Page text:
The story of Gideon, as laid out in Judges, provides a remarkable illustration of the life of a Christian. All begin as lost unbelievers but, once saved, are called to a life of victory in Christ. In a nutshell, this is the story described in Judges 6 through 8.
Chapter 6 begins by describing the state of the people of Israel, stating that they had done,
“…evil in the sight of the Lord,”
a statement that is also true of every unbeliever. It goes on to describe the Israelites as suffering at the hand of the Midianites and Amalekites; they destroyed Israel’s crops and left no nourishment. This relates to the world in which the unbeliever lives. That is, they can work as hard as possible, but there is ultimately no life to be found because they live in the presence of the enemy. At some point, the unbeliever, living in this place of oppression, chooses to seek truth as represented by the Israelites calling out to God in verses 6 and 7. What happens next? God hears the call and responds by revealing Himself through His Word. In both Judges and in life, God reveals Himself through His Word, be it through a prophet, as in verse 8, or through a pastor, teacher, stranger, friend, family member, a drama, a dream, scripture, or any number of other methods that He may choose to employ.
When God speaks in Judges 6, verses 9 and 10, He reminds the Israelites of His goodness and mercy in delivering them from Egypt, but He also points out that they have disobeyed His commands. Similarly, when God speaks to an unbeliever, He expresses His unfailing love while also pointing out their sin and need for a savior. It is at this moment that the unbeliever, with repentance and belief, is saved. In Judges, it is precisely at this point, in verse 11, that God makes Himself known to Gideon, or the man that He will use for Israel’s salvation.
Despite hearing the Word of God, Gideon is absorbed by his own shortcomings (aka humanity). He tells God that there’s no way that He can be the warrior that God is calling him to be, just as so many new Christians do not see or believe the greatness that God is calling them to in Him. At this point in Gideon’s story, in verses 18 and 19, he makes an important choice: he decides to worship God by providing an offering to which the Lord responds by sharing His virtue of peace. Likewise, when the new Christian humbles himself and offers sincere worship to the Lord, they are exposed to His character and their relationship with the Lord begins to develop.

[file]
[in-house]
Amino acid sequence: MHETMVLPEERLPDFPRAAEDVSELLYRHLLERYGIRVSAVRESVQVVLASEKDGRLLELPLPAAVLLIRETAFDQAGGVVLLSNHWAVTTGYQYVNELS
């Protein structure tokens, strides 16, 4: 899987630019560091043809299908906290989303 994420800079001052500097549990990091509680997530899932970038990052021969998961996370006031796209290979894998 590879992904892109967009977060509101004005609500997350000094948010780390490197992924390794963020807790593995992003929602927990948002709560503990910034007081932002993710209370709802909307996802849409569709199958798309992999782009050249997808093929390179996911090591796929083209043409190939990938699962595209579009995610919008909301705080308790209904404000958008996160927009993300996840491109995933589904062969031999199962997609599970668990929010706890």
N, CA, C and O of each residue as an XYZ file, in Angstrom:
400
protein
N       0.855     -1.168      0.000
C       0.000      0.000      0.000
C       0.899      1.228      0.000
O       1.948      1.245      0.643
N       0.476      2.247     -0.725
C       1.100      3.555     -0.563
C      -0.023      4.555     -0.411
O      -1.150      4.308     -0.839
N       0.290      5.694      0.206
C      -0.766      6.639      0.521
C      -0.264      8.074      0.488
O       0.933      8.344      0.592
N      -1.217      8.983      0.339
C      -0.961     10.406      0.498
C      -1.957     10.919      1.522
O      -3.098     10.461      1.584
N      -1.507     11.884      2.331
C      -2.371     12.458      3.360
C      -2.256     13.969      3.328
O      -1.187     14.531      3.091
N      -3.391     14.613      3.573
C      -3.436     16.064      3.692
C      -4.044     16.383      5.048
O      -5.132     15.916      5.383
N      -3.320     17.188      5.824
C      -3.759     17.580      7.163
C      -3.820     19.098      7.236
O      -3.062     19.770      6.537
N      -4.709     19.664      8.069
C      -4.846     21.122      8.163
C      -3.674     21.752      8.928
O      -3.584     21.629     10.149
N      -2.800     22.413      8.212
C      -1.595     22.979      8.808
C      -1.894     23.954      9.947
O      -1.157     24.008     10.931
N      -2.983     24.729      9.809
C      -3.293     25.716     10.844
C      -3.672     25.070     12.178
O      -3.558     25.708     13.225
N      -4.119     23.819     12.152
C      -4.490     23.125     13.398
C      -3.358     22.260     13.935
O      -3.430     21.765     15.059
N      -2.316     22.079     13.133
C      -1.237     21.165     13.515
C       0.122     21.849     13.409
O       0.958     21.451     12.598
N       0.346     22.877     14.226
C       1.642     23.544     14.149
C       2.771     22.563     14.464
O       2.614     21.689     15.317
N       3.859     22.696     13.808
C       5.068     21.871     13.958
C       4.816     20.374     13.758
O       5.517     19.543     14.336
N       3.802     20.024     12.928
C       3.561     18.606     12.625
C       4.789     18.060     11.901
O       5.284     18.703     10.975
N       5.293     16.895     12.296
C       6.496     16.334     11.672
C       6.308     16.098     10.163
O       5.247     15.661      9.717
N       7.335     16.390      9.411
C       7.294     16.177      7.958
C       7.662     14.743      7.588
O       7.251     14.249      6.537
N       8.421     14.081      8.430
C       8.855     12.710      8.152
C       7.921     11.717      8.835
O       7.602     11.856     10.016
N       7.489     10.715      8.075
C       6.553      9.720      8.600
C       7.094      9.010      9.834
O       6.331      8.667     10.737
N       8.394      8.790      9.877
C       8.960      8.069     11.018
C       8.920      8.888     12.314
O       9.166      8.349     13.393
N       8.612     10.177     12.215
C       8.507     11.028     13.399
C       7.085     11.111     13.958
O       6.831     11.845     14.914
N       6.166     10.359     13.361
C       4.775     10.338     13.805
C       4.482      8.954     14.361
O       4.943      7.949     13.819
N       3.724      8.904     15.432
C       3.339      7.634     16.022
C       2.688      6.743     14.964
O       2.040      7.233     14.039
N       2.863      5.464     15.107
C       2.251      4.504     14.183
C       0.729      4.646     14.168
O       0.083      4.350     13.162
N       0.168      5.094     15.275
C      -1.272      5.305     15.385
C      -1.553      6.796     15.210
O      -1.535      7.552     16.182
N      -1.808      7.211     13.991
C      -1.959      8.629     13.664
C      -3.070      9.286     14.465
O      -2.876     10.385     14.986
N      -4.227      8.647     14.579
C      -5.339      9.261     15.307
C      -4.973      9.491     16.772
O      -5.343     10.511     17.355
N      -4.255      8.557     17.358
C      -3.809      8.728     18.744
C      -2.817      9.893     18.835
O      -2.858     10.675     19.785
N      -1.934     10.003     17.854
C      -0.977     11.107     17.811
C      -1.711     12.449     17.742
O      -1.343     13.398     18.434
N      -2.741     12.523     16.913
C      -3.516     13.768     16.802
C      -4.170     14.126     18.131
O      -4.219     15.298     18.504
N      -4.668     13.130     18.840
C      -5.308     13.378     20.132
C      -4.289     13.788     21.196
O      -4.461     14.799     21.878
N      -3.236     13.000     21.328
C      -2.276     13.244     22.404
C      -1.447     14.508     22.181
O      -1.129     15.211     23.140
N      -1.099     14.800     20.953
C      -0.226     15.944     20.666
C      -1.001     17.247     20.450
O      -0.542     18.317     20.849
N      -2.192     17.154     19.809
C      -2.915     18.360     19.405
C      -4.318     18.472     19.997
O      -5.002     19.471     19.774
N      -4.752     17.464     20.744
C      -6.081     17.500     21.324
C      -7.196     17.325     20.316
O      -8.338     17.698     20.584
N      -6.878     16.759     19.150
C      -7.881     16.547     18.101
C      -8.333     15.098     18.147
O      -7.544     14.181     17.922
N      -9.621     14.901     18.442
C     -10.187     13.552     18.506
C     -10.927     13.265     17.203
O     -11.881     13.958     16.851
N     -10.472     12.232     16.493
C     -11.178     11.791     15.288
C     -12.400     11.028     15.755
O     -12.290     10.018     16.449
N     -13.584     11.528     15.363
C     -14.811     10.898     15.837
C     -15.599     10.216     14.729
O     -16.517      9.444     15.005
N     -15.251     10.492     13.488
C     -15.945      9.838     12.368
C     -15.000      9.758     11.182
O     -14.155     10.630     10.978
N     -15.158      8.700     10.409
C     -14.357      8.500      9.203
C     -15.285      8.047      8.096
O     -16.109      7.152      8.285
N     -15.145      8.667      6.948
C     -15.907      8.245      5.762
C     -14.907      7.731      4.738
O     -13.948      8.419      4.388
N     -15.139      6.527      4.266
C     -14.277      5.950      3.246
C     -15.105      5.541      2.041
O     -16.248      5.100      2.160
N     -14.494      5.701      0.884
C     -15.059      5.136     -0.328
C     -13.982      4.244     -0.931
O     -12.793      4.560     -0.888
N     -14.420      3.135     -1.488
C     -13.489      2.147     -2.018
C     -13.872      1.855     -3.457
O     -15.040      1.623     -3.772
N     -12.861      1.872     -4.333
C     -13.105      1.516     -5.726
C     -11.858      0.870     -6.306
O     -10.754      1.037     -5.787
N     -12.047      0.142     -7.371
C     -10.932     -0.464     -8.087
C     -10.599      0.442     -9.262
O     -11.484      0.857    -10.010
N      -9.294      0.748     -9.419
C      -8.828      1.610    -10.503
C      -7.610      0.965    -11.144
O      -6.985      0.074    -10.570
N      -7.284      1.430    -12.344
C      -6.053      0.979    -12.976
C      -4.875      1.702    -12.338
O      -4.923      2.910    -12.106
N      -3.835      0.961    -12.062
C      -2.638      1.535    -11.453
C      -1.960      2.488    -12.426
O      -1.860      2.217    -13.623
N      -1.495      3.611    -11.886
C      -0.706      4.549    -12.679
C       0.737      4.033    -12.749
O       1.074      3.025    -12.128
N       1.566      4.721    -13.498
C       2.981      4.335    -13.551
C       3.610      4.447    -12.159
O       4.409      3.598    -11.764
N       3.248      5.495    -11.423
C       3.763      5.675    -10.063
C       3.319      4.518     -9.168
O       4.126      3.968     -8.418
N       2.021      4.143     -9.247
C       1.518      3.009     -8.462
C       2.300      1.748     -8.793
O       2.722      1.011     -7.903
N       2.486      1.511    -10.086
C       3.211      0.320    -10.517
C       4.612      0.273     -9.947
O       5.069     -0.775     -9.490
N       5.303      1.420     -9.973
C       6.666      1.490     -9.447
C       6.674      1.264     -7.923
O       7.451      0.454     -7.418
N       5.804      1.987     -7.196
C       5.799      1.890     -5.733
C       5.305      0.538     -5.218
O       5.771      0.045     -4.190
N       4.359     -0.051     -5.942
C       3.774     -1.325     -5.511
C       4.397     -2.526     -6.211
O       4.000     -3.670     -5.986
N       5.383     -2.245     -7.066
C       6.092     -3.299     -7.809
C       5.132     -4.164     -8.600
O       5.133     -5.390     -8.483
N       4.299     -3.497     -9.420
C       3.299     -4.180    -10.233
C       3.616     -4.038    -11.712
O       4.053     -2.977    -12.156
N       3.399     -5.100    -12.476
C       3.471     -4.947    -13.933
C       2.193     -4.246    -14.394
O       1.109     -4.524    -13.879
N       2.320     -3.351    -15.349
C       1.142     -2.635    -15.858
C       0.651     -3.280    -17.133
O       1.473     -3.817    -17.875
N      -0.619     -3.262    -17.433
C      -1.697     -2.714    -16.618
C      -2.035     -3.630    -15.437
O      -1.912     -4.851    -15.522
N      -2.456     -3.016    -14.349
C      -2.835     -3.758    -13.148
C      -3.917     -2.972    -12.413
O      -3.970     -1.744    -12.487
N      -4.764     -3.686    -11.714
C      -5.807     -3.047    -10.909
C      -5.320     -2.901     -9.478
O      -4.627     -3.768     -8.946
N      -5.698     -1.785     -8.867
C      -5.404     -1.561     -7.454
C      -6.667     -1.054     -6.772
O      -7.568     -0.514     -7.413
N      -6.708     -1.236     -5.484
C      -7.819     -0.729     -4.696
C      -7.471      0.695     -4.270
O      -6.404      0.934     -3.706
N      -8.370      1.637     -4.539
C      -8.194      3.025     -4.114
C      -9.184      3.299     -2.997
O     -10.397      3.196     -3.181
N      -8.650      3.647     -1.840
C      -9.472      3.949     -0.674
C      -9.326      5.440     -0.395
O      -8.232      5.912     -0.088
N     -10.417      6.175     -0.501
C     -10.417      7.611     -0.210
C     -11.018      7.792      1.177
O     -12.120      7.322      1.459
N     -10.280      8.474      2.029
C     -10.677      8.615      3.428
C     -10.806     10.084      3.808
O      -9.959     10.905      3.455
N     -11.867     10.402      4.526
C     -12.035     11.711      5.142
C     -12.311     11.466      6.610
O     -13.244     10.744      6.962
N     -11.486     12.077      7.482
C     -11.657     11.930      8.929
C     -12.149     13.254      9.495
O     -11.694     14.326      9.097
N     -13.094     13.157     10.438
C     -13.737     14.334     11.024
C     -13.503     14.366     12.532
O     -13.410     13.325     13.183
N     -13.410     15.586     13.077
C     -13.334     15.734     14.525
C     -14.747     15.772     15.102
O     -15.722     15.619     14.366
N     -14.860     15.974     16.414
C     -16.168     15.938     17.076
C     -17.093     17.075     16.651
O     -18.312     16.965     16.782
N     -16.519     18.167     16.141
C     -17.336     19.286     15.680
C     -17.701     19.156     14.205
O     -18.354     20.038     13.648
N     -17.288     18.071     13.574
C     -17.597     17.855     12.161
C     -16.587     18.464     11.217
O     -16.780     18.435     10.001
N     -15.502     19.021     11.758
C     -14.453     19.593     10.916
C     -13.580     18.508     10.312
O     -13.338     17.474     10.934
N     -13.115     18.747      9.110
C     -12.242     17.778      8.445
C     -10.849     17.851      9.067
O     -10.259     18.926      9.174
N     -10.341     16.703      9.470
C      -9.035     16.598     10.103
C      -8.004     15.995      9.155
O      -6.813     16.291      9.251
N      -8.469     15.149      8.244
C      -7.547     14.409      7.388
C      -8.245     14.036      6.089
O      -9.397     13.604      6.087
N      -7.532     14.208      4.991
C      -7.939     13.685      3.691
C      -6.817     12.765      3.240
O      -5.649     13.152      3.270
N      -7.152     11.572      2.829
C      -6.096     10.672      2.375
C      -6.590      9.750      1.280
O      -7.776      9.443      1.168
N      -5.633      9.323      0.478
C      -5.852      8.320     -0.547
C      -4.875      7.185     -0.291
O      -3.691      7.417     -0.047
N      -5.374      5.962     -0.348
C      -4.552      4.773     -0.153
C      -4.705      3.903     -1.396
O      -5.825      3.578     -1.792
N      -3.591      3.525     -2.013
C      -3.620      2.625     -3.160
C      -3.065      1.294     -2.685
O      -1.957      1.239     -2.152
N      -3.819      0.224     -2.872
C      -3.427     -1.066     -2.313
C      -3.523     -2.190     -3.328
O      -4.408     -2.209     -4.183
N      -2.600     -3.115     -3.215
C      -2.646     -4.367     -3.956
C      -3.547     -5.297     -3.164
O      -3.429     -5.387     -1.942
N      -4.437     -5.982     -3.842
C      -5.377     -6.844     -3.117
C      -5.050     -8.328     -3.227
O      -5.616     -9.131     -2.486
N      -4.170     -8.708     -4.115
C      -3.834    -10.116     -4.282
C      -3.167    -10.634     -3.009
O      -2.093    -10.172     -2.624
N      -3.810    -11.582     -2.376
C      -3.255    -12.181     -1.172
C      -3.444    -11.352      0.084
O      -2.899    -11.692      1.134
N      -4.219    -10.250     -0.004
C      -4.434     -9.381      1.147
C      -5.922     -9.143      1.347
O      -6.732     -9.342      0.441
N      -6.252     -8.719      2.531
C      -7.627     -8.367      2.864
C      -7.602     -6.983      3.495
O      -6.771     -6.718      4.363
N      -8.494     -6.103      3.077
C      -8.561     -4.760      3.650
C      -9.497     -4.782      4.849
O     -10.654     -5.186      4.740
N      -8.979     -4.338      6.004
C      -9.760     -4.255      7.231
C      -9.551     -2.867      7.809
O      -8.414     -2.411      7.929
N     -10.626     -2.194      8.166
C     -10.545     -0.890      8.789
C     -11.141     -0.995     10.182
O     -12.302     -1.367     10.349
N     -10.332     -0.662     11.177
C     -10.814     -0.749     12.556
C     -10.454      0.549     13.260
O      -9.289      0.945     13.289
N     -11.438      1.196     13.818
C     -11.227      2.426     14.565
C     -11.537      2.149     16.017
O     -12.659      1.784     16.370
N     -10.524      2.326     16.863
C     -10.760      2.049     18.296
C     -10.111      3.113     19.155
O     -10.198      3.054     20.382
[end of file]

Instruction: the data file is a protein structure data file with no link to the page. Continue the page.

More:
As the relationship deepens, between God and both Gideon and the new believer, God begins to identify strongholds or idols that need to be torn down. In the case of the believer, it may be selfishness, pride, money, time, or any number of things that people so often place in a greater position than God. For Gideon, it was a physical idol of Baal that God commanded him to tear down. Starting in verse 27, the Bible describes Gideon’s obedience in tearing down this idol. This description of Gideon’s obedience is followed by a verse that explains all of the success and blessings that Gideon later experiences throughout chapters 7 and 8, and it also unlocks an important insight for today’s Christian.
Judges 6:34 begins,
“But the Spirit of the Lord came upon Gideon…”
According to qbible.com
, the Hebrew word for came upon is “labash.” It means, “…to put on a garment or clothe oneself, or another, literally or figuratively.” This means that the Spirit of God clothed Himself with Gideon like a garment, or, in modern vernacular, Gideon became God’s man coat. This habitation of Gideon by the Spirit of God is why we see a sudden shift in his character. He continues to develop His relationship with the Lord, yes, as is supported by the exchange regarding the fleece, but he begins to demonstrate confidence, courage, leadership, and other qualities that are not a part of his character in chapter 6. It is this exchange of characteristics, due to the indwelling of the Spirit of the Lord, that leads to Gideon’s success throughout the remainder of his story. So to, today’s believer can only find victory
in life when they recognize that the God of the universe, the great I Am, the Master Builder, dwells inside them and literally wants to wear them each day. He wants to exchange His glorious traits, character, and royalty, for the very human versions that every believer walks in. As Paul wrote in Galations 2:20[AMP],
“…it is no longer I who live, but Christ (the Messiah) lives in me…”